I won’t go on except to show this graph, which displays significant differences in the level of antibodies against various human viruses between controls and those who got MS (remember, these are all EBV negative people at the start of the trial.) The blue bars represented antibodies against viral proteins that showed higher levels in controls than in those who got MS, while the orange bars represent the level of antibodies  significantly higher in the blood samples of those those who got MS than the controls. As you see, the level of antibodies against EBV is much, much higher in the pre- and post-MS-onset blood samples than in the control (no MS) samples. In other words, no other virus beside EBV was associated with MS either before or after the symptoms appeared.

The last paragraph of the Science paper suggests MS therapy with monoclonal antibodies against the viral proteins might be better than current therapies, and in fact we’re using monoclonal antibodies now to help patients already infected with Covid-19.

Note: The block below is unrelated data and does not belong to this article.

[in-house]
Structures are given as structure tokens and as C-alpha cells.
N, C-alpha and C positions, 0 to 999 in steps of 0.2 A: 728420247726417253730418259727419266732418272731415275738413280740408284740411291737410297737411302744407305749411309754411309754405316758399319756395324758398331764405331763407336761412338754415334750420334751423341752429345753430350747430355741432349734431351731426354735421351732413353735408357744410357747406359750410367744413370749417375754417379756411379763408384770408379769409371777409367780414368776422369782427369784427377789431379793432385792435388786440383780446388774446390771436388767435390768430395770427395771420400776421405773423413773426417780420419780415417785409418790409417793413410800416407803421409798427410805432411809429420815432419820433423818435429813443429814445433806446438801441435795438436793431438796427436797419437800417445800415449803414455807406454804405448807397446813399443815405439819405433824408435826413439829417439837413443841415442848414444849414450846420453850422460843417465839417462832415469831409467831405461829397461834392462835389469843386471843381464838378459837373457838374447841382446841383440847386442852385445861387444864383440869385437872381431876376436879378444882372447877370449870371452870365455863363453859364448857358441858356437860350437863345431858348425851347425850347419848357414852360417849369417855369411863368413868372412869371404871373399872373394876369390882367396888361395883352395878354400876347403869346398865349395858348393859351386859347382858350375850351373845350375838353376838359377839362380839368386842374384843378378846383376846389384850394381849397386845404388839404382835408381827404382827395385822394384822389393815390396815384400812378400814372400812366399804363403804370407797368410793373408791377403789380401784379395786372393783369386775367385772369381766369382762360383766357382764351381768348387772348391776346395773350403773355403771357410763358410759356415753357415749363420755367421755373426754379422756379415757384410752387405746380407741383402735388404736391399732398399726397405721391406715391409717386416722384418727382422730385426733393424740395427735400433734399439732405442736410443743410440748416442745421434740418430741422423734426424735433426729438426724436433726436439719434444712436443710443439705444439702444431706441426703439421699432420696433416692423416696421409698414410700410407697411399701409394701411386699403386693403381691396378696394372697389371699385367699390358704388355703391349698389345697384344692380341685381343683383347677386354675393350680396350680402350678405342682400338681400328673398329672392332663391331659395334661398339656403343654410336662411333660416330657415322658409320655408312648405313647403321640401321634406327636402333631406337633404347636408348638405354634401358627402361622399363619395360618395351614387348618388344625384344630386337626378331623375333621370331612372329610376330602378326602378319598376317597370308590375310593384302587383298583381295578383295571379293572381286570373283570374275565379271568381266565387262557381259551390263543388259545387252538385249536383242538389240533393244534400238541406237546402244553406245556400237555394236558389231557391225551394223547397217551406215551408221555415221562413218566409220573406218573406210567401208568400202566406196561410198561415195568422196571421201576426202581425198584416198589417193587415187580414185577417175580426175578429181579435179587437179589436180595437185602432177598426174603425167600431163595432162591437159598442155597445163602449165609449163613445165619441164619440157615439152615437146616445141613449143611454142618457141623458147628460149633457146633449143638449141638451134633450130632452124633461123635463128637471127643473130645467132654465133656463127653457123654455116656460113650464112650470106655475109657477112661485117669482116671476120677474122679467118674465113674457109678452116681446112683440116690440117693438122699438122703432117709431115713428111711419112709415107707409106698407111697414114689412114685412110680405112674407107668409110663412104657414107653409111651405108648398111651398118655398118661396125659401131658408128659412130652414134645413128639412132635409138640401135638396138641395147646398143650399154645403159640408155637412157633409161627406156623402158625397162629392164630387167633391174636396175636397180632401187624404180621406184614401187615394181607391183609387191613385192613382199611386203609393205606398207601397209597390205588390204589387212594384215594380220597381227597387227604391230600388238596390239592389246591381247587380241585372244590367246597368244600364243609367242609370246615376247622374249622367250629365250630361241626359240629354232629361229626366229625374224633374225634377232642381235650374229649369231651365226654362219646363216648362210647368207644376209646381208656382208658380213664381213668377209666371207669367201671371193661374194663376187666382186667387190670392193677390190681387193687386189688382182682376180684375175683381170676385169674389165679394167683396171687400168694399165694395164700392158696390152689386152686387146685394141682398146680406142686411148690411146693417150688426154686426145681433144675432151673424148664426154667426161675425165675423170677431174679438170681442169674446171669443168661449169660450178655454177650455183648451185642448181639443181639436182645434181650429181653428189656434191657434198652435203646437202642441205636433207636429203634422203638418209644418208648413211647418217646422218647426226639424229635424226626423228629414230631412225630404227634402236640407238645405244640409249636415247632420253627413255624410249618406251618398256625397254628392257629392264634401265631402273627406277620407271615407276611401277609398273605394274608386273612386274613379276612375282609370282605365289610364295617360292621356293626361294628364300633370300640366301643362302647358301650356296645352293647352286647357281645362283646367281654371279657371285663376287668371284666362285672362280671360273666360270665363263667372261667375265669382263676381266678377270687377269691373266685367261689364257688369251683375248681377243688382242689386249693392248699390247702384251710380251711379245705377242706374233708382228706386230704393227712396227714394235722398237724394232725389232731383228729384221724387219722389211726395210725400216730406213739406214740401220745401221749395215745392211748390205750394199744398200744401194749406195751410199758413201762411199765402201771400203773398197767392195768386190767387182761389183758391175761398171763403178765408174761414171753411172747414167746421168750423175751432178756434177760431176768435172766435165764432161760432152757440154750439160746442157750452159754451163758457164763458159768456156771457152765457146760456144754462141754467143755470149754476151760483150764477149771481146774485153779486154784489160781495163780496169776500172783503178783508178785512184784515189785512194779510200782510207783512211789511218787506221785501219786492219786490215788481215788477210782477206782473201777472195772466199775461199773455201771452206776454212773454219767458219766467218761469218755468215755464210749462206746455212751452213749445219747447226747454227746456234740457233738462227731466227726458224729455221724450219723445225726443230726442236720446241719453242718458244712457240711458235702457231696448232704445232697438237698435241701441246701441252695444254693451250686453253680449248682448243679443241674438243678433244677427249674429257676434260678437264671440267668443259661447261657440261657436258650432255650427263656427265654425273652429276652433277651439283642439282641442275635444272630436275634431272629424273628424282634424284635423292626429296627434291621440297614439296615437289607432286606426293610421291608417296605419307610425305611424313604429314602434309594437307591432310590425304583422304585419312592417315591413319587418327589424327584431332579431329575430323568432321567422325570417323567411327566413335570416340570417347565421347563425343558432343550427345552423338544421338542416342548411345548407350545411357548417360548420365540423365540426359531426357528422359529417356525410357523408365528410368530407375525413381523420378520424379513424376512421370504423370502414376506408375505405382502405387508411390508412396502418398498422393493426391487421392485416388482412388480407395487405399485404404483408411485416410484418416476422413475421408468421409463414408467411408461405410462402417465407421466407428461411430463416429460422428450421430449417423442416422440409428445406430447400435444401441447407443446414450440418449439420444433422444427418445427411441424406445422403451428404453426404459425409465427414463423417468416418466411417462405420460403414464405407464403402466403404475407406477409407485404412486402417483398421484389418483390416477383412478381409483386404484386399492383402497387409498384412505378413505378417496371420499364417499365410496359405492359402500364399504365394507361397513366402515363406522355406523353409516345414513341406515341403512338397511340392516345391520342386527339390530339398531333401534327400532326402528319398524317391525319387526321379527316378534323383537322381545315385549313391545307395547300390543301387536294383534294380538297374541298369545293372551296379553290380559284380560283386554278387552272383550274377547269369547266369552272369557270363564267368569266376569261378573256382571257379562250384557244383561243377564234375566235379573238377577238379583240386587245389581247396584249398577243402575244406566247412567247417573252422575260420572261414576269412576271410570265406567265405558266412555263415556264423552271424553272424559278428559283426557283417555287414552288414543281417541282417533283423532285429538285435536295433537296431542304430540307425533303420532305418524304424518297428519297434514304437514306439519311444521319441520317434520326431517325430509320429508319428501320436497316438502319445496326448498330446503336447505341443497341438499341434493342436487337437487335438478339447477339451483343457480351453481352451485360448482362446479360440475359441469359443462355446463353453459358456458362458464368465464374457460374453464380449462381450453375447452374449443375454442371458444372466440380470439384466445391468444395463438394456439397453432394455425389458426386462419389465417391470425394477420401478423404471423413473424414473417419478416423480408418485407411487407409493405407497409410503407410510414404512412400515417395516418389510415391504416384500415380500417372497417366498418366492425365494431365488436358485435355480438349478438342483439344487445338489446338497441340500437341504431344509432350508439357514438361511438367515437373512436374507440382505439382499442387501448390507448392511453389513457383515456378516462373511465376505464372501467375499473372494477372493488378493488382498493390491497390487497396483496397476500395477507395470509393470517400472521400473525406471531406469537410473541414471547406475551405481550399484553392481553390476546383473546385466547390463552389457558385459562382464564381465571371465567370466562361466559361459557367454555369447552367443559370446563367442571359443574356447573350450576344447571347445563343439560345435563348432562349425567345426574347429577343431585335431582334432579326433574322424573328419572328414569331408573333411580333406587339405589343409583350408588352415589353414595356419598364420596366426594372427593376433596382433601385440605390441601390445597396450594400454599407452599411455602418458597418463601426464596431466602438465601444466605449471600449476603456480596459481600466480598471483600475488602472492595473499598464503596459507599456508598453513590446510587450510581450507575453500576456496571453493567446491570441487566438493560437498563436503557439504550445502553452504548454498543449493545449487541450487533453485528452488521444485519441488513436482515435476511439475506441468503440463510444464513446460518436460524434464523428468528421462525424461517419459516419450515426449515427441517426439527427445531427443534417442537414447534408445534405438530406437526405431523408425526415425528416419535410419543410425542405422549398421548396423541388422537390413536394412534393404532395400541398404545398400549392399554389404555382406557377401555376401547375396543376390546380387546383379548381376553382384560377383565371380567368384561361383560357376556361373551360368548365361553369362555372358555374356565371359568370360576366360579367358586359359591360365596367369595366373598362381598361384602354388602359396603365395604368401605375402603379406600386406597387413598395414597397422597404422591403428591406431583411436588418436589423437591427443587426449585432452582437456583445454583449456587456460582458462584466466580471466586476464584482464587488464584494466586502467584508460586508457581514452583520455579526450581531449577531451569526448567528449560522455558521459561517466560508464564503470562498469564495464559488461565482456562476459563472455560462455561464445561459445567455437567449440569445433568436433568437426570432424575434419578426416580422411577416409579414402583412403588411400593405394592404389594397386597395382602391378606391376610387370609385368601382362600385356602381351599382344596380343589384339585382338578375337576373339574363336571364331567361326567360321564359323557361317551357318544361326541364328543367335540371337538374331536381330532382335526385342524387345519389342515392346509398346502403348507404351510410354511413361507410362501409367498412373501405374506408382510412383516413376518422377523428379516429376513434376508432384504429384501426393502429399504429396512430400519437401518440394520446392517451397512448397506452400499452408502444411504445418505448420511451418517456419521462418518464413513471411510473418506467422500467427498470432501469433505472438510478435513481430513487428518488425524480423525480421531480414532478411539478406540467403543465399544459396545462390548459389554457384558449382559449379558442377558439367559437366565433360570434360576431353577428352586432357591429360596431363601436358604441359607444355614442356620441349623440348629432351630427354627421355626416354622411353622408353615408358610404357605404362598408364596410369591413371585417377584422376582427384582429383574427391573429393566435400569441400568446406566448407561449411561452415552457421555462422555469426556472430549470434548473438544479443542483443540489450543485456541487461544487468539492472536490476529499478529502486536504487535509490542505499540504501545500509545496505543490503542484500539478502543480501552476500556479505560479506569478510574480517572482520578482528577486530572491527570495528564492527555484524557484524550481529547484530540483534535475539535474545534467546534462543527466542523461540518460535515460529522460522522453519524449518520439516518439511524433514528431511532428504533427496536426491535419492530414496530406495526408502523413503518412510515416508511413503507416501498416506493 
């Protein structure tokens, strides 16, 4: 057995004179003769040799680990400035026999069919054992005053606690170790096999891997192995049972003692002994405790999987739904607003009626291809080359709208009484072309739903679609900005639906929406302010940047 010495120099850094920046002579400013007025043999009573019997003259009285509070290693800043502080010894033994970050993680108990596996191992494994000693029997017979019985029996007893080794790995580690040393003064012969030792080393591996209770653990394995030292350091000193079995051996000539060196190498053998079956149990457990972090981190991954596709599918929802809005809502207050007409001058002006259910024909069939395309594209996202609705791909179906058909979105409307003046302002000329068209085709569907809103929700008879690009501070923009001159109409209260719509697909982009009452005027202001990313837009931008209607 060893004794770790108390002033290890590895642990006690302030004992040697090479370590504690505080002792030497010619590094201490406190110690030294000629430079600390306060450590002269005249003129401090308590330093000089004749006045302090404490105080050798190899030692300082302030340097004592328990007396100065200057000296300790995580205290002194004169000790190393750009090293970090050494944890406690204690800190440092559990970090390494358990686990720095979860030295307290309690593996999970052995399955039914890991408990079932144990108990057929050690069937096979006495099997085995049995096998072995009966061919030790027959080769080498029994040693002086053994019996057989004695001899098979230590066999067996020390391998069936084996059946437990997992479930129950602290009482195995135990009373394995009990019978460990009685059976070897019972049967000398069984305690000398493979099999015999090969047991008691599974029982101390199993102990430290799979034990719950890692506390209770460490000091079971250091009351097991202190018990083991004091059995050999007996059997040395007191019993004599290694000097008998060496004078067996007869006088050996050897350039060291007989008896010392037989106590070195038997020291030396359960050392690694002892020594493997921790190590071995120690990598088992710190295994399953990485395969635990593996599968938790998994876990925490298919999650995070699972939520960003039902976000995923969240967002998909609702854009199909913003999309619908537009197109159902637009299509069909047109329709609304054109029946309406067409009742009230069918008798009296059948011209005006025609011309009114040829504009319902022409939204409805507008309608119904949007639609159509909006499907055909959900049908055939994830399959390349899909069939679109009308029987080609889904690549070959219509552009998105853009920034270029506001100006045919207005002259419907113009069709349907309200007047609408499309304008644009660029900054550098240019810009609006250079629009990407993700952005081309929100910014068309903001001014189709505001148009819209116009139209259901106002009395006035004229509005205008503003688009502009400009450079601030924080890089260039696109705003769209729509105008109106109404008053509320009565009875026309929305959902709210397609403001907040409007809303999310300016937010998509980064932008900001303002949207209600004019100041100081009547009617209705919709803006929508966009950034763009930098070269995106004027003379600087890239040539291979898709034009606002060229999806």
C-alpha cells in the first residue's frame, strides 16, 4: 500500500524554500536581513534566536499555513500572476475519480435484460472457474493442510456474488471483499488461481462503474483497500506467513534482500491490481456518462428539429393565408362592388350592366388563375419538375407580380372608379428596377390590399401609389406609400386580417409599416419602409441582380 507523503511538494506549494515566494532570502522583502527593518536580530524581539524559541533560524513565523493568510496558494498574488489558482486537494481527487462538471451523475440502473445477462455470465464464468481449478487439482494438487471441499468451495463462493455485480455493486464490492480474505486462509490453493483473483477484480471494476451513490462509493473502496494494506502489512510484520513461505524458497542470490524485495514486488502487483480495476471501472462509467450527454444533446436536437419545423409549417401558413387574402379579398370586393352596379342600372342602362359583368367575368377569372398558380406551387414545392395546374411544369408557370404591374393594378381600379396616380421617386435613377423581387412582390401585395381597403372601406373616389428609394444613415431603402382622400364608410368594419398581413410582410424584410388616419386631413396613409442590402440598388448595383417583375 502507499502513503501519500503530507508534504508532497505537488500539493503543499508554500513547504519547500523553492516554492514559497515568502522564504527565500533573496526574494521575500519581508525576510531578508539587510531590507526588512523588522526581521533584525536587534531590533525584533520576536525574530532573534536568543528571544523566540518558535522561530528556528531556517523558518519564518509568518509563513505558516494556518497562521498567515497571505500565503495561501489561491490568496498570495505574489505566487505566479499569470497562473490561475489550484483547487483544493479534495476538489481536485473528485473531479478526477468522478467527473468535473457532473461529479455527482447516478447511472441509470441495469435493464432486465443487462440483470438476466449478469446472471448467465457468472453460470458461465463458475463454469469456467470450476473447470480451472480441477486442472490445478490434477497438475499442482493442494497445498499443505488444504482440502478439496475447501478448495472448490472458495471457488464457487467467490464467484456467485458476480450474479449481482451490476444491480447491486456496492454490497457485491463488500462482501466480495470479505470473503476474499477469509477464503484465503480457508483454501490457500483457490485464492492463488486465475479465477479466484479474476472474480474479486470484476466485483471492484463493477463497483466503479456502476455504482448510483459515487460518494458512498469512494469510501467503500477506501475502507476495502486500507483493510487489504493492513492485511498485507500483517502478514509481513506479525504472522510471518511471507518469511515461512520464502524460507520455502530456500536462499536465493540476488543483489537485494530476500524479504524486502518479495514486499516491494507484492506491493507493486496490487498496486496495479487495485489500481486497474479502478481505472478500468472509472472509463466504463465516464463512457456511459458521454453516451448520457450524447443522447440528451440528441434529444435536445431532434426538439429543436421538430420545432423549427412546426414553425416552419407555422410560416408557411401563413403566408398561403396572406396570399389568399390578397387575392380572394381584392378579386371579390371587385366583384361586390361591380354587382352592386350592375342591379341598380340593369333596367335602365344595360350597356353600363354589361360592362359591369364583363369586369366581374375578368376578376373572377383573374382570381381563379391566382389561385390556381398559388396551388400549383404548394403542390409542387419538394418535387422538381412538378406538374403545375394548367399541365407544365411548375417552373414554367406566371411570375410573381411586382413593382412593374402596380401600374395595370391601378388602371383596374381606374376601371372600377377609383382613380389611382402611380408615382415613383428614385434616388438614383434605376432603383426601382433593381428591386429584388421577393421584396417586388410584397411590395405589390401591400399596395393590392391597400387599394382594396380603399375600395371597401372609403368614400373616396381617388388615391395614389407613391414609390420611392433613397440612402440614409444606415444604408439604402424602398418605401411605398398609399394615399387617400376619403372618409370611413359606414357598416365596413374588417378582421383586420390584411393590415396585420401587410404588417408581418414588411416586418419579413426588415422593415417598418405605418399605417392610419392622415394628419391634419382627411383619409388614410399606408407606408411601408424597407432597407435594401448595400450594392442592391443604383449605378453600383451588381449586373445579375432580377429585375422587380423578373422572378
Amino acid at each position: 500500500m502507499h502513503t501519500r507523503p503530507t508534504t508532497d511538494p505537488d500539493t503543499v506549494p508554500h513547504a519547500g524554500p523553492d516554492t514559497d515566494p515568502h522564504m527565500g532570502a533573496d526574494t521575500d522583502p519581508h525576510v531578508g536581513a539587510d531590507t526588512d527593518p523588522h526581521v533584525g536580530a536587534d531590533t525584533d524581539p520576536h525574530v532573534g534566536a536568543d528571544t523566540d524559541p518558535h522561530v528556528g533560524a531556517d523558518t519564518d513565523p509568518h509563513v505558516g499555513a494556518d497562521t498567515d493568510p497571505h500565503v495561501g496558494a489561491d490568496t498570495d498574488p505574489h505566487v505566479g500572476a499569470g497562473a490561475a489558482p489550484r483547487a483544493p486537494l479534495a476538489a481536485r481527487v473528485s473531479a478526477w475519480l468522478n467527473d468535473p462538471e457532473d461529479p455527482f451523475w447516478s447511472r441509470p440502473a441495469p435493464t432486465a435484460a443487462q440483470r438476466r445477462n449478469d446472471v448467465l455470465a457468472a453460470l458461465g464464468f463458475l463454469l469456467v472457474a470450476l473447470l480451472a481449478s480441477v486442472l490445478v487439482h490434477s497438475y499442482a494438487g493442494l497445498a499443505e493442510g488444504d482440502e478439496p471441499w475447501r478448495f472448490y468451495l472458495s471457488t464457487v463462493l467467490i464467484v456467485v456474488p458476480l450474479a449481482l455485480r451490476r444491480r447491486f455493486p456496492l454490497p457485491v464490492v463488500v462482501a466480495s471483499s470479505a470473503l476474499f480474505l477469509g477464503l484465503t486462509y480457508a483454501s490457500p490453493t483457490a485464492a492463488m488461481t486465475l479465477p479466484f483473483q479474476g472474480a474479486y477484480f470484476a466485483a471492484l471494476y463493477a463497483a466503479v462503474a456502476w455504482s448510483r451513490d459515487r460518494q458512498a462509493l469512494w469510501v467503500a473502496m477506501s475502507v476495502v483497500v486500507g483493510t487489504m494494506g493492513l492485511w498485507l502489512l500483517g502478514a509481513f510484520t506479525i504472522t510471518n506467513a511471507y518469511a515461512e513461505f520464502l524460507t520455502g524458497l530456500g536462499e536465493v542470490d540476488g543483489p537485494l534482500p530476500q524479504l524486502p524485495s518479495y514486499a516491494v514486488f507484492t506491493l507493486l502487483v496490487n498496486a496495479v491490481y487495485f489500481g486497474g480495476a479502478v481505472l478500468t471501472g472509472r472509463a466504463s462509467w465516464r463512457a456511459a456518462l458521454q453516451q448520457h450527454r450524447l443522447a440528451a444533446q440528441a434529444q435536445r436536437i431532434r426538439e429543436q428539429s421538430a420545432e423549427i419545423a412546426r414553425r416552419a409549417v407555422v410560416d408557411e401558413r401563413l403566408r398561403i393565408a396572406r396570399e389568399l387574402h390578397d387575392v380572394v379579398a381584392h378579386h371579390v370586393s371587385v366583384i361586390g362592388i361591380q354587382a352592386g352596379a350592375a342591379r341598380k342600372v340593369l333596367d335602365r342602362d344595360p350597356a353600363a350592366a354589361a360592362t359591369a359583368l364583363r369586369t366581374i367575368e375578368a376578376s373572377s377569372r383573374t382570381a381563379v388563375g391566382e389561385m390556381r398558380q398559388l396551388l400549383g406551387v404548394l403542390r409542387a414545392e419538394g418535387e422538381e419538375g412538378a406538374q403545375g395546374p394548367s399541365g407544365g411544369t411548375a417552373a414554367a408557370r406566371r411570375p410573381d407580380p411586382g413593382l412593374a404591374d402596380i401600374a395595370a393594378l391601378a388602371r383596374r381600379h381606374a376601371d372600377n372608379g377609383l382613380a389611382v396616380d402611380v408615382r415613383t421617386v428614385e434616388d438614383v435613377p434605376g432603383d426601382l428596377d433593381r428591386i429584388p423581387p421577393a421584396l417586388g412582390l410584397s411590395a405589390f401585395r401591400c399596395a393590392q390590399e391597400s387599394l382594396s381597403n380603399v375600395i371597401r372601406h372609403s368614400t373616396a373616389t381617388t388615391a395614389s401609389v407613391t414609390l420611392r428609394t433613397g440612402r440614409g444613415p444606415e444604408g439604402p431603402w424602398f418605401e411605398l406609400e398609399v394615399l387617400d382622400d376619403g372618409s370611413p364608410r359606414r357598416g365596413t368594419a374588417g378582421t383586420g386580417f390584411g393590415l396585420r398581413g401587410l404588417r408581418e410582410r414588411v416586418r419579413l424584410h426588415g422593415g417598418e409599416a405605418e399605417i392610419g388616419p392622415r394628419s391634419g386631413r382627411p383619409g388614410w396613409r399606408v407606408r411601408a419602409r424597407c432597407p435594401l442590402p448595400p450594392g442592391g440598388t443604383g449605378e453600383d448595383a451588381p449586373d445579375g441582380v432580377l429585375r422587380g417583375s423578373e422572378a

But a better tactic would be not to get the disease in the first place, and the tweet below suggests a vaccine that might do this is in development. And if EBV is associated with all those diseases mentioned above, like cancer and inflammatory bowell disease then a jab when young might stave those off, too!

________________________

Reference:

Bjornevek, K. et al. 2022. Longitudinal analysis reveals high prevalence of Epstein-Barr virus associated with multiple sclerosis. Science,10.1126/science.abj8222(2022).

24 thoughts on “The Epstein-Barr virus appears to be an important cause of multiple sclerosis

  1. I just read that and is interesting, but not the entire story. My ex-wife is in final stages of MS and her younger sister died of complications of MS. Thirty years ago, I kept up with the literature on MS focusing on epidemiology: 1. seafoods and olive oil protect, 2, sunlight (vitamin D) protects, 3, diverse gut microflora protects. Since nearly everybody has been infected with Epstein-Barr, the focus for prevention of MS should focus on the above factors I mention.